In my first year of teaching, some days went very well and other days I was ill equipped to support my students with what they needed. My students came from some very difficult homes. Many had addiction, drug dealing, and consistent violence in the home. One student that I will remember for my entire career shared with me that his job in his home was to hide in the closet while his mother turned tricks and  steal money from the John’s wallet before his mother finished. My students were very quick to anger and had very little in the way of self regulation or an ability to talk through their problems. As one student explained to me, to survive in their neighborhood, you had to punch first. My students needed so much more than I was able to give them. They needed counselling, mental health supports, addiction support and anger management interventions. None of which I was trained in at teacher’s college. They needed people who specialized in all of these areas supporting them and rooting for their success in school. Much of my time at school was spent trying to build relationships with my students so they could actually trust me enough to let me teach them. The majority of my students were 3 or 4 years behind in reading, and writing was an incredibly frustrating experience for all of them. They had needed reading intervention many years before they met me and needed additional supports that just didn’t exist in my school. There was no special education support or Educational Assistants. The guidance department in my school was completely overwhelmed trying to meet the needs. There was just me. A brand-new teacher with all the heart in the world but very ill equipped to support children through daily trauma. The system did not have enough supports to meet the students’ needs.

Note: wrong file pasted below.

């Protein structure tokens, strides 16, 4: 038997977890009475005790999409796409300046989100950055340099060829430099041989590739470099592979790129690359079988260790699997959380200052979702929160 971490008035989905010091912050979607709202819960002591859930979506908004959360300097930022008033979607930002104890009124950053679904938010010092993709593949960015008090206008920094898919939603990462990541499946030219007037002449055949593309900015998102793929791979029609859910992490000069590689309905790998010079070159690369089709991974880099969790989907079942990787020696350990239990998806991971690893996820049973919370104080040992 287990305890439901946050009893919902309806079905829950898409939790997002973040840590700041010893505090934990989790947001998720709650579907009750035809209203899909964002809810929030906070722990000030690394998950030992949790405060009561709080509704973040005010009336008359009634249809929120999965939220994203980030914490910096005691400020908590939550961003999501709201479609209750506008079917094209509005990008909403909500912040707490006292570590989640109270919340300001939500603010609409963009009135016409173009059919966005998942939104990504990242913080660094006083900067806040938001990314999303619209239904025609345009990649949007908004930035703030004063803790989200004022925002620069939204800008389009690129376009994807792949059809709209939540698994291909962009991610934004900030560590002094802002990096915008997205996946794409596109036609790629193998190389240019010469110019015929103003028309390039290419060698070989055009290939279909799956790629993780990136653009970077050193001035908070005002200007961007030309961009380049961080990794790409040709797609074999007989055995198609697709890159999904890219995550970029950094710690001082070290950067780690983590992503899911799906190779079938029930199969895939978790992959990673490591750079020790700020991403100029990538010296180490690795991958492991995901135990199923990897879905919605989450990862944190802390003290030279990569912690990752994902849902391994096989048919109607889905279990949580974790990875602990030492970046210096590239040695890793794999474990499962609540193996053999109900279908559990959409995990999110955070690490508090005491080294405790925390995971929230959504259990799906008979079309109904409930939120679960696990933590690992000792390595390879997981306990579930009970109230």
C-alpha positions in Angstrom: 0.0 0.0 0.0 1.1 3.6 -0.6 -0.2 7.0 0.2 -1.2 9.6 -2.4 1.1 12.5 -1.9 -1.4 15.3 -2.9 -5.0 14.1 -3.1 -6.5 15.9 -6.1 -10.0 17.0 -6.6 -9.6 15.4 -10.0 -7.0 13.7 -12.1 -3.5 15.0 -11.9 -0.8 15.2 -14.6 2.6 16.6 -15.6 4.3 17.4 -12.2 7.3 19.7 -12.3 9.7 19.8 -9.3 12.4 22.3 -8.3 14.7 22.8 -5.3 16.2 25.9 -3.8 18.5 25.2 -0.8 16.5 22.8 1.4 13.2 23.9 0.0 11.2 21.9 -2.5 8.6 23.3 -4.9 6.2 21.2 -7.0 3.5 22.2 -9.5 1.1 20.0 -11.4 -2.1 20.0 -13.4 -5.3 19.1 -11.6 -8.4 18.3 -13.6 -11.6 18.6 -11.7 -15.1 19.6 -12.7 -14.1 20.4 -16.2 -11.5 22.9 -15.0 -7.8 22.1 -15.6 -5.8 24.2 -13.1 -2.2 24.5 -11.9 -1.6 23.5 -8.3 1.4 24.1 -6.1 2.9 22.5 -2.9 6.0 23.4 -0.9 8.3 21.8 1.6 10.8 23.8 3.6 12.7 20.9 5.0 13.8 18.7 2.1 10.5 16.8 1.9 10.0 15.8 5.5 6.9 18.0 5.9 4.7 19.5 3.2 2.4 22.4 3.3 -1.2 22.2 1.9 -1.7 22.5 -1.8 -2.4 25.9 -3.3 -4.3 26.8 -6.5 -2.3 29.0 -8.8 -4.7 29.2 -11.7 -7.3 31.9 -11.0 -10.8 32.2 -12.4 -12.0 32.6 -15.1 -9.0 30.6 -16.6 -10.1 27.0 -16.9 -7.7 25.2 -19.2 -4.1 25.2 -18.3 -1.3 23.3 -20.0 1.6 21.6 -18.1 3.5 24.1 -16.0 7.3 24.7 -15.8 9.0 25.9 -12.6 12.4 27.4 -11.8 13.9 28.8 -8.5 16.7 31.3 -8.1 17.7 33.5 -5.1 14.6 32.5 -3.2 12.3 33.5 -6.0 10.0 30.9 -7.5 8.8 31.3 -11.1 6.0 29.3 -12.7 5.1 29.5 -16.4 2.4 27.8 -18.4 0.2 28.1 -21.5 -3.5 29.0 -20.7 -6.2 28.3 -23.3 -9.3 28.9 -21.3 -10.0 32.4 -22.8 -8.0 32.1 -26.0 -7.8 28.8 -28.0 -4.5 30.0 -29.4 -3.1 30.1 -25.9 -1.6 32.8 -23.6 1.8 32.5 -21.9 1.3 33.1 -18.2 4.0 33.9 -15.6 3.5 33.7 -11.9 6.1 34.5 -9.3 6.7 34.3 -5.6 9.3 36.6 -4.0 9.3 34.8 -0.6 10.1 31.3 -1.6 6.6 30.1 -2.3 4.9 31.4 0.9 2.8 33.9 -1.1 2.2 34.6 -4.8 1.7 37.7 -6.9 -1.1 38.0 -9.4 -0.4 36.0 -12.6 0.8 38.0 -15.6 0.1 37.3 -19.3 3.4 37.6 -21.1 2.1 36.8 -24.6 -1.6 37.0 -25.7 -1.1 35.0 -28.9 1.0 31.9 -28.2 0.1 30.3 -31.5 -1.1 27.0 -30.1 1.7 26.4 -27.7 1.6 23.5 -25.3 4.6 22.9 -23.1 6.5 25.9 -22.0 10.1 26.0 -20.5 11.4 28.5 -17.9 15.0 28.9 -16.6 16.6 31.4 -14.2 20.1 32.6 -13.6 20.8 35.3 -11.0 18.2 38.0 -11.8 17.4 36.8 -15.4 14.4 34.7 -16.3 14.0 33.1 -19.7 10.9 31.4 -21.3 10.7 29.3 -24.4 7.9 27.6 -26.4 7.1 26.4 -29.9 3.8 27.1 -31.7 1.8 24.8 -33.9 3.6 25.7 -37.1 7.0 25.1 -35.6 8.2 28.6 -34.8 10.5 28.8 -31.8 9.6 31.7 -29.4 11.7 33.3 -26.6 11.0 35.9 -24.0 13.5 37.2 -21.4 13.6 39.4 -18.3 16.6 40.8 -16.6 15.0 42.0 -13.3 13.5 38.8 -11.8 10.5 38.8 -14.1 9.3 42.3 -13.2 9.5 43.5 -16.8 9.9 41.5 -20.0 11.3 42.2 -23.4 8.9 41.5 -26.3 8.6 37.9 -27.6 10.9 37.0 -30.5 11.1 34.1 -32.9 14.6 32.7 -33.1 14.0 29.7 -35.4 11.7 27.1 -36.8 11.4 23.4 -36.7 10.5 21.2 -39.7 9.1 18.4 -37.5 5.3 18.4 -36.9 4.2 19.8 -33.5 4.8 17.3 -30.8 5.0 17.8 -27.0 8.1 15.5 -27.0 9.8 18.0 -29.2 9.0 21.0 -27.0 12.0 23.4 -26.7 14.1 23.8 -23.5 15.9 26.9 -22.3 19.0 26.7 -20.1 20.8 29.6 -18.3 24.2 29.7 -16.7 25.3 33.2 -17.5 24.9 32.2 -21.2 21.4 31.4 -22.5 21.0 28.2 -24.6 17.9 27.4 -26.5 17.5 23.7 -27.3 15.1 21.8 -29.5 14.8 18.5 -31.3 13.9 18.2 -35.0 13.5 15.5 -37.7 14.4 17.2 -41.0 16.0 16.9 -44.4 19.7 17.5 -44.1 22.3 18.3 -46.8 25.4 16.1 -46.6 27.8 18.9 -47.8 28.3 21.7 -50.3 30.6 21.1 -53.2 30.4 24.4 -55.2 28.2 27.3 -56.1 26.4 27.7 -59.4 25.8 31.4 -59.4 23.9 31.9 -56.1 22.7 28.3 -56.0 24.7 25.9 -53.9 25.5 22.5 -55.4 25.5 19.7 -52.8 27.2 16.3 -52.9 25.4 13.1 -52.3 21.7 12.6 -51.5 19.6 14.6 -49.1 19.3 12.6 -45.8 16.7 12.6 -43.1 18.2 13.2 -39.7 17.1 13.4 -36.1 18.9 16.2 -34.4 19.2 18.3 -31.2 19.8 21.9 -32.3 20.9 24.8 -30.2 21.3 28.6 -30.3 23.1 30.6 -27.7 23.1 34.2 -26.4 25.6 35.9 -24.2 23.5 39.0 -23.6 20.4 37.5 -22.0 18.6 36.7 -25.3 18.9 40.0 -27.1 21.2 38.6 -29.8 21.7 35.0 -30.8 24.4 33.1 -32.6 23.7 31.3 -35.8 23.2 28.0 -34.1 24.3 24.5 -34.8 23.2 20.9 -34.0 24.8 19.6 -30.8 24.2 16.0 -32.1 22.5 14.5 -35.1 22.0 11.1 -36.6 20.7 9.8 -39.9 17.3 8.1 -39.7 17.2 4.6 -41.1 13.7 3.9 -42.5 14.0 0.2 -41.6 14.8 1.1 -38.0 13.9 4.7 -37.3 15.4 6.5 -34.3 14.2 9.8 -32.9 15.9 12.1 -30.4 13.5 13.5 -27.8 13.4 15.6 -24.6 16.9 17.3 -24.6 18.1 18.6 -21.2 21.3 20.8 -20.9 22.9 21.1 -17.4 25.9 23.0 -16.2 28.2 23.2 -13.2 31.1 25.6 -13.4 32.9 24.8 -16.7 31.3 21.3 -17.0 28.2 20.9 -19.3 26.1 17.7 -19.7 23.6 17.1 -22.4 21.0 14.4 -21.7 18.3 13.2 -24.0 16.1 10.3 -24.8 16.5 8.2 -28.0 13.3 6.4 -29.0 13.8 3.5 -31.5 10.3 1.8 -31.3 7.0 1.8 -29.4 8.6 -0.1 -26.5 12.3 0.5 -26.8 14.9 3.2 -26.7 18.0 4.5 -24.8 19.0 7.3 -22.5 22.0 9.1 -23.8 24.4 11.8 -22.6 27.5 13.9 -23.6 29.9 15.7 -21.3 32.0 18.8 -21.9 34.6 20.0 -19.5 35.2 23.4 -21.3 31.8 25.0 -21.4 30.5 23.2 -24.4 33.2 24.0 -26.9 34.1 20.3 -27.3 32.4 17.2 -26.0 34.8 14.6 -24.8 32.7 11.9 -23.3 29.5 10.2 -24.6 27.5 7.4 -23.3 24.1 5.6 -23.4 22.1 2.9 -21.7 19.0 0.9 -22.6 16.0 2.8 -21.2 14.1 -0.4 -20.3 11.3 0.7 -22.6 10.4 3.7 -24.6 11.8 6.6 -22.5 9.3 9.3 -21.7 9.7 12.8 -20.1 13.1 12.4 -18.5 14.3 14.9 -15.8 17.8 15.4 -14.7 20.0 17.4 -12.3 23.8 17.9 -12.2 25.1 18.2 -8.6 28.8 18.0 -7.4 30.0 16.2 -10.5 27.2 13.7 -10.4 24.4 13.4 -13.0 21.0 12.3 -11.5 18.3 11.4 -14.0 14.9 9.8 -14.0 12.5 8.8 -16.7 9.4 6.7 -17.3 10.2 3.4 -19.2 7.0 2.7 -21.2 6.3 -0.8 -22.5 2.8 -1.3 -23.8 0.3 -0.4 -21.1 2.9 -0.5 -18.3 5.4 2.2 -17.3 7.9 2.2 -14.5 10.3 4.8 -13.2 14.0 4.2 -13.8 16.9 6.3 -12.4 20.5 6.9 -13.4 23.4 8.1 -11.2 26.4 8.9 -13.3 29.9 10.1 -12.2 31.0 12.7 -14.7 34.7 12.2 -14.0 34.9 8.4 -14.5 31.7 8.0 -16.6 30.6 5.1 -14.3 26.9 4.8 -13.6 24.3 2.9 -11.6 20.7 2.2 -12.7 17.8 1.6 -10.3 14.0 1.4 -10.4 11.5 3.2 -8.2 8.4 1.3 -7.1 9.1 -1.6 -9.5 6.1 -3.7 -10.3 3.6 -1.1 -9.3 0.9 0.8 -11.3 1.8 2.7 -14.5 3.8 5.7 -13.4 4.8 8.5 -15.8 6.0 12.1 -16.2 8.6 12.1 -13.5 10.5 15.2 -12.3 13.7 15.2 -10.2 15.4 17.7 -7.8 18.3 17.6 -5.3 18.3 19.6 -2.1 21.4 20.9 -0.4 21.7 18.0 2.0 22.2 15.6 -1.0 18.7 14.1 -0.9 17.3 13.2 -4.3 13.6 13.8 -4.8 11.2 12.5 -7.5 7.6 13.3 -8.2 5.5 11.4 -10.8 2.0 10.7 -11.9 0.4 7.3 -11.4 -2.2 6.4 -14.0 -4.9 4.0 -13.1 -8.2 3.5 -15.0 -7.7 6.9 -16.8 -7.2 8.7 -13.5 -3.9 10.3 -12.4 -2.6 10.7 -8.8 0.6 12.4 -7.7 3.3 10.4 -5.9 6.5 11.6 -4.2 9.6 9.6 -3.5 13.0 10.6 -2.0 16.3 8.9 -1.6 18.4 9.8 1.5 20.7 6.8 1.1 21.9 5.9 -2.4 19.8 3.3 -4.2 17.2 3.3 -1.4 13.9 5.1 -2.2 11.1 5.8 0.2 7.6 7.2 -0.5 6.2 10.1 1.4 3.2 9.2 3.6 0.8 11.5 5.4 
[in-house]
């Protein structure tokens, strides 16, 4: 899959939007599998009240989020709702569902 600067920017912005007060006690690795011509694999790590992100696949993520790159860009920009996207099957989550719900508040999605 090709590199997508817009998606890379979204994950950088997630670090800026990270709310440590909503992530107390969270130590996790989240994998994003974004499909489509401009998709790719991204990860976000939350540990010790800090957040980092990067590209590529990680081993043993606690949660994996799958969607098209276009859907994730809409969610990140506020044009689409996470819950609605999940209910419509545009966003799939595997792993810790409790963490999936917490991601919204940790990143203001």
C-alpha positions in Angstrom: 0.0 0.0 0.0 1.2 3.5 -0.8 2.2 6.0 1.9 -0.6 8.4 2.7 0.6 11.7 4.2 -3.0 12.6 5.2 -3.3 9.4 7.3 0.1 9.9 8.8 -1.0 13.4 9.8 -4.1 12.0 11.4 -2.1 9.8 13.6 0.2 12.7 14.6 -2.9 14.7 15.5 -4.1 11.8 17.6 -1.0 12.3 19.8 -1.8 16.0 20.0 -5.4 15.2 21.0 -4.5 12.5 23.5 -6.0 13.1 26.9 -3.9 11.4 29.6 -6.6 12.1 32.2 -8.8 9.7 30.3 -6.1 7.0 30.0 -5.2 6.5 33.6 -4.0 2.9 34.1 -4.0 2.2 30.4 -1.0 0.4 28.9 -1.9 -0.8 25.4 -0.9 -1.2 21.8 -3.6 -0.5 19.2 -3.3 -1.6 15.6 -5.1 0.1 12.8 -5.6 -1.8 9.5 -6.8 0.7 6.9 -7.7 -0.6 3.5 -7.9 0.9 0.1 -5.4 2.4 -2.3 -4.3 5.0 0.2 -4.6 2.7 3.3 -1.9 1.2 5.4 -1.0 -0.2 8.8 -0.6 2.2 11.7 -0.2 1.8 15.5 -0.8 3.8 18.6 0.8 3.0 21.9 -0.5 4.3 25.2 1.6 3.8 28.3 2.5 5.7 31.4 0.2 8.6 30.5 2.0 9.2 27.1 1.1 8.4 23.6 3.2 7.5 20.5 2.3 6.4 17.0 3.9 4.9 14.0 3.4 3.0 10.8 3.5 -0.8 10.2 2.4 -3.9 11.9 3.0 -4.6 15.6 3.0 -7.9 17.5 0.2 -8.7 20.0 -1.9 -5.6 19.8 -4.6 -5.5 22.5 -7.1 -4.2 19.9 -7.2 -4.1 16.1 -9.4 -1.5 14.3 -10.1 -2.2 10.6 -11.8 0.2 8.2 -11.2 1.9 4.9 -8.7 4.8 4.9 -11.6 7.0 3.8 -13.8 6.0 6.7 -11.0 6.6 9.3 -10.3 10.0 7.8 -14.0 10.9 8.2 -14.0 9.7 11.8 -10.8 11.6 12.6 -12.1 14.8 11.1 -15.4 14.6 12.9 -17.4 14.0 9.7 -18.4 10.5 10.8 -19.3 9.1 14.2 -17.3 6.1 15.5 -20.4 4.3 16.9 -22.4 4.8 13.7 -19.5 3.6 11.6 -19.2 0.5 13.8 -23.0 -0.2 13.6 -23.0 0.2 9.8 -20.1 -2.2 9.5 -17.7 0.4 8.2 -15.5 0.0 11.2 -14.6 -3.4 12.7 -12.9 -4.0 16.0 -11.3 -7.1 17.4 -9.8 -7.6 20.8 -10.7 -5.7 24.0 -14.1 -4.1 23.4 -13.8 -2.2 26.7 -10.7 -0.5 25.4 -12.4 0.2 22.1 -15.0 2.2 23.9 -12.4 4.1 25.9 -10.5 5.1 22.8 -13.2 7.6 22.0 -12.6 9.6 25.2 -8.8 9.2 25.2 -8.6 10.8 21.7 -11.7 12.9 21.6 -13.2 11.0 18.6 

Just as my students were not supported, neither was I as a brand-new teacher. On one particular day, I had a lesson that was not going well. One of the students in my class had an altercation with another student the night before and was having extreme difficulty being in the same room with him. During this lesson, he got up and attacked the other student. At this moment, a senior teacher at the school came into my classroom and sat down and told me that I was being evaluated by her. I was not notified of this evaluation and I was not clear about the parameters of the evaluative process. The teacher stayed and heavily criticized me for my performance. The teacher did not provide me any supports or ideas of how I could improve. It was to this day one of my worst days in the profession. When I inquired about the process of evaluation in my district, I was told that the principal could assign a senior teacher any day at any point to come and observe me. The turn over rate of teachers is around 10 percent a year in this state. Without fair transparent evaluation practices and processes in place to support newer teachers, beginning teachers are not set up well to support their students.